CLEVELAND — The third night of the Republican National Convention was the craziest yet.
The primetime program of speakers was going relatively smoothly until Texas Sen. Ted Cruz, who came in second place to Donald Trump in the primaries, took the stage. Cruz declined to endorse Trump, who is now the party’s nominee for president, and told people to “vote their conscience” in November.
Some delegates from both Cruz and Trump’s home states saw this as a sign of disrespect, while some applauded Cruz for going against the grain.
“The question is, do you believe that the convention belongs to the nominee or that it belongs to the delegates and the party?” Texas delegate Michael Goldman told Business Insider Wednesday night. “And I’m firmly in the second camp. Not all of us who came here came for that person who was nominated. I came for Sen. Cruz.”
Goldman said he voted for Florida Sen. Marco Rubio in the primaries, but came to the convention as delegate bound to Cruz. He said he was “thrilled” that Cruz didn’t endorse Trump, but acknowledged that there was a “big divide” in the Texas delegation on the convention floor.
“I would say it was a minority of the delegation that was really happy that he put some daylight between himself and the nominee, but it was a substantial, healthy element,” Goldman said.
Texas delegate Colton Buckley said he wasn’t surprised at Cruz’s speech — or the reaction to it. Once it became clear that Cruz would not endorse Trump, many in the arena started chanting and booing, eventually drowning out Cruz’s speech.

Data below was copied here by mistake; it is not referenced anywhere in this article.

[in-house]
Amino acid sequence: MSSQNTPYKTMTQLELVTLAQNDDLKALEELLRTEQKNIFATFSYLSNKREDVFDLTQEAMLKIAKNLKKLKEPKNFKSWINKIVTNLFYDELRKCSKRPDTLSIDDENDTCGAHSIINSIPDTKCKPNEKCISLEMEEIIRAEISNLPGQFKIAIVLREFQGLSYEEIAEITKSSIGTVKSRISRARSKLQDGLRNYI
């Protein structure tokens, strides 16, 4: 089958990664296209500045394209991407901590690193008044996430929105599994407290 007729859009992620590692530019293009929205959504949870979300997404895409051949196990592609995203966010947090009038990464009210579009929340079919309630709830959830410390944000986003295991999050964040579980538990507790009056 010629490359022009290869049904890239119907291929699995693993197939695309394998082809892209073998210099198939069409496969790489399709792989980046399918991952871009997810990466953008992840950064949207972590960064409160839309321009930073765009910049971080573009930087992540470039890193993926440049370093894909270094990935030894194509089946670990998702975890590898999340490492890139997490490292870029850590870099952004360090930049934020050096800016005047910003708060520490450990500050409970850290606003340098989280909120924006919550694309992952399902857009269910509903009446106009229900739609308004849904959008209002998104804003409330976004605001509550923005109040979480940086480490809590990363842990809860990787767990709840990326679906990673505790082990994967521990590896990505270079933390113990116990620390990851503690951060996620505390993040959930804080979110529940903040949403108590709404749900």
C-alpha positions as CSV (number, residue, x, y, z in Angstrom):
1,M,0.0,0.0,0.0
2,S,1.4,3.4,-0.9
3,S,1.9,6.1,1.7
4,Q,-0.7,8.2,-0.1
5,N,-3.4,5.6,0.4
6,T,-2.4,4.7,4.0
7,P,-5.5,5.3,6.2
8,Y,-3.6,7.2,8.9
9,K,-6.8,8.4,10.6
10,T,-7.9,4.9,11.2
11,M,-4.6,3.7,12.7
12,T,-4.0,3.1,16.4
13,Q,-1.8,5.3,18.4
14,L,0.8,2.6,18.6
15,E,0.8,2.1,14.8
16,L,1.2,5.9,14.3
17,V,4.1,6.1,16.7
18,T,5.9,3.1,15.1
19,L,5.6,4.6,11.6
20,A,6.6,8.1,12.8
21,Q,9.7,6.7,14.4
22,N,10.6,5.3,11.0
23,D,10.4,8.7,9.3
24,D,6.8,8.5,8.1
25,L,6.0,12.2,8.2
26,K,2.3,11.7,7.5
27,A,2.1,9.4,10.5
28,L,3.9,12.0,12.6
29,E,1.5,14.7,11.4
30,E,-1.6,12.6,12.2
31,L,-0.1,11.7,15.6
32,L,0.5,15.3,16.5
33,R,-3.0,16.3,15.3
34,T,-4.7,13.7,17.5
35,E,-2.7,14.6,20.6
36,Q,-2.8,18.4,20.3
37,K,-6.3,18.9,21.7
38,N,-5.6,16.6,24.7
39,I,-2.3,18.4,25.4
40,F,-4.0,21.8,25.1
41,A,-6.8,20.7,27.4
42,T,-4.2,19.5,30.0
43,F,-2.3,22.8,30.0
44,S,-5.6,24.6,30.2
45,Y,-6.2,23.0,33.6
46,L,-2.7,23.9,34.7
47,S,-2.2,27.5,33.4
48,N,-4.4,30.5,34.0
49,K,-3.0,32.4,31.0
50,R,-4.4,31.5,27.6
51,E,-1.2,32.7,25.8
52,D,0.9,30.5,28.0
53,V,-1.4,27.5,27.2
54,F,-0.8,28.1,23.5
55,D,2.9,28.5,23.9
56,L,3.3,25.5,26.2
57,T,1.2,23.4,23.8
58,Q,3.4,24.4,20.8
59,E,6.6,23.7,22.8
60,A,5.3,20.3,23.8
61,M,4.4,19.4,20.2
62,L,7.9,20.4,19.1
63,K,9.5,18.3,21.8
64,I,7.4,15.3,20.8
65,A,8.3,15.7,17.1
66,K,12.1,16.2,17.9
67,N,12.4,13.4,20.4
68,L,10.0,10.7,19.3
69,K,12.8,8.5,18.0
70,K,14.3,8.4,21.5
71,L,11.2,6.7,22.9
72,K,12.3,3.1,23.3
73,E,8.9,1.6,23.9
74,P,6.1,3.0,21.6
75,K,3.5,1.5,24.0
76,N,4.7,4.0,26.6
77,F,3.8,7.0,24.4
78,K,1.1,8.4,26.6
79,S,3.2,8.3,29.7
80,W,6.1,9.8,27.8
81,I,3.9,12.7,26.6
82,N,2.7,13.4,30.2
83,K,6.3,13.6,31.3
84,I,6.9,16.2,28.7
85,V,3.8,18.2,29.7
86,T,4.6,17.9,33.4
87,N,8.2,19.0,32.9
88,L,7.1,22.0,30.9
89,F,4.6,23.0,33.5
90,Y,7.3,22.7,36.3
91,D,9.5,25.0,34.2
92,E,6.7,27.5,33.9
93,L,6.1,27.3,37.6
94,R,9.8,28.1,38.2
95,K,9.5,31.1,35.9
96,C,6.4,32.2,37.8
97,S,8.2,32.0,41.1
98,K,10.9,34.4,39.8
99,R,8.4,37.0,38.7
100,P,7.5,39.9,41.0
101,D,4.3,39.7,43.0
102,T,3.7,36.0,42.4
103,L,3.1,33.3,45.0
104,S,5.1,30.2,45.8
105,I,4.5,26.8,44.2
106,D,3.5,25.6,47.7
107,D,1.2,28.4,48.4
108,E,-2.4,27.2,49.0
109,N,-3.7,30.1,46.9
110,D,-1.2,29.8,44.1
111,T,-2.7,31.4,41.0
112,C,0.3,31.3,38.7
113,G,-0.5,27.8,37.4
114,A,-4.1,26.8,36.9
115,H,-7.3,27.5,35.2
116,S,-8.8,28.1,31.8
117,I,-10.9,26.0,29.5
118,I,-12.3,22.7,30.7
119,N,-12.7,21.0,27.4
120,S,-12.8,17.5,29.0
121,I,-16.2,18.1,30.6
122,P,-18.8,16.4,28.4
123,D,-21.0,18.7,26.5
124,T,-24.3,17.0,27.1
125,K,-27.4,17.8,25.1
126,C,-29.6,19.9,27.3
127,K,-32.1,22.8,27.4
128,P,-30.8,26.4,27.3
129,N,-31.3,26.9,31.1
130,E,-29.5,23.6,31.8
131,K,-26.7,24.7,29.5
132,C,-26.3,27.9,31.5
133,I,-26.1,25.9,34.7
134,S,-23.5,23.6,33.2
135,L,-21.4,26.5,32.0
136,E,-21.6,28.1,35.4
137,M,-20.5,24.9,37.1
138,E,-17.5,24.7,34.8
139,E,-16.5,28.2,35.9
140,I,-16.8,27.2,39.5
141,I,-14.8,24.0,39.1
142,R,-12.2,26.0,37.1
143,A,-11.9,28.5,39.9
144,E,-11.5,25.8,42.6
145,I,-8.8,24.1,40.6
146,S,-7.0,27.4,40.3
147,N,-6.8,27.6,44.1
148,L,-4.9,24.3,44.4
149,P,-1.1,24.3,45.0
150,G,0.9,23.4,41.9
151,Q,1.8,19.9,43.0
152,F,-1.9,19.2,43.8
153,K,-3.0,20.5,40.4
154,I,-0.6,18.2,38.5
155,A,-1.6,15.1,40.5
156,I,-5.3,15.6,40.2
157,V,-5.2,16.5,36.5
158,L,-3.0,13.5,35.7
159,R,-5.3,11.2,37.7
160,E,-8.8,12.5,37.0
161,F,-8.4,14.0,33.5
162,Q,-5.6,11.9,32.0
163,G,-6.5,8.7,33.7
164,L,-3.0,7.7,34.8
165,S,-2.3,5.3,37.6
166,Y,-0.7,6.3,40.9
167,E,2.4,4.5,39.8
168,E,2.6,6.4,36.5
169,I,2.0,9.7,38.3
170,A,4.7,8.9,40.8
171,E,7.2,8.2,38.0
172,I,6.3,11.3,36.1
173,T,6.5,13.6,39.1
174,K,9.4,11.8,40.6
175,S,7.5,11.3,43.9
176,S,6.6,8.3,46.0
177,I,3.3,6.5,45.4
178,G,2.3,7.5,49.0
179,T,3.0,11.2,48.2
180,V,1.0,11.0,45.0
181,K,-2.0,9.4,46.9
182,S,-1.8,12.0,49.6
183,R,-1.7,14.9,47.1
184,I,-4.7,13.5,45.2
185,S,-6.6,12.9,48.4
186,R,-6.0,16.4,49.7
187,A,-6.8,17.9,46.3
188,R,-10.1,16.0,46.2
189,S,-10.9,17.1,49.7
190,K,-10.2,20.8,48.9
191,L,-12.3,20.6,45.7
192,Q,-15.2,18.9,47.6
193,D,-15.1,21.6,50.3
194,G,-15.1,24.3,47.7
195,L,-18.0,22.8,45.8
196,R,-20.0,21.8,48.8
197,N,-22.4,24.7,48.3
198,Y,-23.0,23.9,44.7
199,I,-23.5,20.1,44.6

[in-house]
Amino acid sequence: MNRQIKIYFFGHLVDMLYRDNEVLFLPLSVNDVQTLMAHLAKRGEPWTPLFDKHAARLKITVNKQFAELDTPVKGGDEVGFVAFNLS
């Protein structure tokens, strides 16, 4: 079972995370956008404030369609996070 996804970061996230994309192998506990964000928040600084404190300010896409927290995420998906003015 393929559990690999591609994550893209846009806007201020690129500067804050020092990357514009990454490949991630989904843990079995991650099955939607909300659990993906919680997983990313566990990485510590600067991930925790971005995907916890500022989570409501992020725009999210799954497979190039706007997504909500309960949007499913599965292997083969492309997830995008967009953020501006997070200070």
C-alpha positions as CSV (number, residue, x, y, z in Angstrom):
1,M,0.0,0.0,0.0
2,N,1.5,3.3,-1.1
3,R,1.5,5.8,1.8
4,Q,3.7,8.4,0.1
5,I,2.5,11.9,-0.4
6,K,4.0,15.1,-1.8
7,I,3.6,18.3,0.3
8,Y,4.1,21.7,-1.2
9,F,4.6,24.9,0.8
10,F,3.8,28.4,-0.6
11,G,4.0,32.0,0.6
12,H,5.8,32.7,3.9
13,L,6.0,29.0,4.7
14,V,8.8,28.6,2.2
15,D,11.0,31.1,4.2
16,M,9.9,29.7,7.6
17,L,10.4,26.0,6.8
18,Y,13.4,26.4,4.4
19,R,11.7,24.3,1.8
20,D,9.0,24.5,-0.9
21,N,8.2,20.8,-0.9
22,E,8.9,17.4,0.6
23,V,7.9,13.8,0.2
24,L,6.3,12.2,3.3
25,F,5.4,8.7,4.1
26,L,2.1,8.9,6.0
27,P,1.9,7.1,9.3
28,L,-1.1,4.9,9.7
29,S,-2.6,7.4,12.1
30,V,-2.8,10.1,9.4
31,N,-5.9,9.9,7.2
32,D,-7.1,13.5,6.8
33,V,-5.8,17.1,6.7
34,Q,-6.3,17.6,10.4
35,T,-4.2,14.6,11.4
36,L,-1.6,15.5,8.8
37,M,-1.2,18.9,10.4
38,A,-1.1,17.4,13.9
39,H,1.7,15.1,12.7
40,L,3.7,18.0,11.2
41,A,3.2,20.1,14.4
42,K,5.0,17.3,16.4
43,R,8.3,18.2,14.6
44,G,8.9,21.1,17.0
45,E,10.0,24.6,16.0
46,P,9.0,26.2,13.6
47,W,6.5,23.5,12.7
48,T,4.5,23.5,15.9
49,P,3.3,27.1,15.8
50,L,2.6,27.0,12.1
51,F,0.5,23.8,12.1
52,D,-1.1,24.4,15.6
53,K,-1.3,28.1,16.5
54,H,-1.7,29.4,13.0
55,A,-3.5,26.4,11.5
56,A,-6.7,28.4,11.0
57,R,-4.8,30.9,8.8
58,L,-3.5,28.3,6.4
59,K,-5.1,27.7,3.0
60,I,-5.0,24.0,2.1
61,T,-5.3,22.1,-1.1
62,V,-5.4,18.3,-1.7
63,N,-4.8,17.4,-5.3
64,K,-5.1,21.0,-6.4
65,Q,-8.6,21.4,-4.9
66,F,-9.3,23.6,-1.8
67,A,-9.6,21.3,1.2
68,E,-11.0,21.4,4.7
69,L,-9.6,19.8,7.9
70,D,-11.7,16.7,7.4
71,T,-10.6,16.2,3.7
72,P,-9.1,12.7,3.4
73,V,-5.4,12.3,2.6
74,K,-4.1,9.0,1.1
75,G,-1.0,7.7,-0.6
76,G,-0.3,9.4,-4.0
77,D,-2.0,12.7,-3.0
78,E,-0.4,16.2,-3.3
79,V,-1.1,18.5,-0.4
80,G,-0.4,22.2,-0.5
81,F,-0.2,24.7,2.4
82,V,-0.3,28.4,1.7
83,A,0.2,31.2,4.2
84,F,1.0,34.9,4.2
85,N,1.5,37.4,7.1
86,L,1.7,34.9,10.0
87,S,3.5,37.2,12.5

“In Texas, when you sign a document or a pledge that says you’re going to stand up and support your party’s respective nominee whether it’s you or not, you know that bond means something,” Buckley said. “And Ted Cruz showed tonight on numerous occasions that he’s not a true Texan.”
Some Texas delegates were displeased with another aspect of the Cruz portion of the evening — the fact that Trump created a distraction by entering the arena at the end of his speech.
“I thought it was uncalled for,” Chris Carmona, a Texas delegate who supported Cruz in the primaries, said.
He said some of the booing toward the end of Cruz’s speech came from delegates who were angry with Trump stealing the spotlight.
“There were a lot of boos at the end for Trump interrupting his speech,” Carmona said. “[A] lot of people didn’t realise that.”
He described one scene he witnessed on the floor within the Texas delegation: “A guy near us lost his mind. Yelled ‘Classless!’ It was funny.”
Delegates from Trump’s home state slammed Cruz over his speech.
“I think he blew the value of his speech,” Joe Kasper, a New York delegate, said. “It was a really good speech, it was really intellectual, he was intelligent, he was well-spoken, but New Yorkers are smart and we realised when he was winding down his speech that he wasn’t going to endorse Donald and we think he’s a fool.”
Kasper described the scene from the New York delegation: “We started chanting ‘Endorse Trump!’ and then when he didn’t, we interrupted him, and he was booed. And rightly so.”
Kasper, who said his “loyalties were equally divided” between Trump and Ohio Gov. John Kasich in the primaries, said that Trump showing up at the tail end of Cruz’s speech was him trying to show that this convention is not “business-as-usual.”
Chris Arnold, an honorary delegate from New York, said it “didn’t take a lot of courage” for Cruz to do what he did.
“He showed a great amount of disrespect to the overwhelming amount of people that voted for our nominee, Donald Trump, the most in the history of any primary,” Arnold said. “[W]hat we saw was completely self-serving.”
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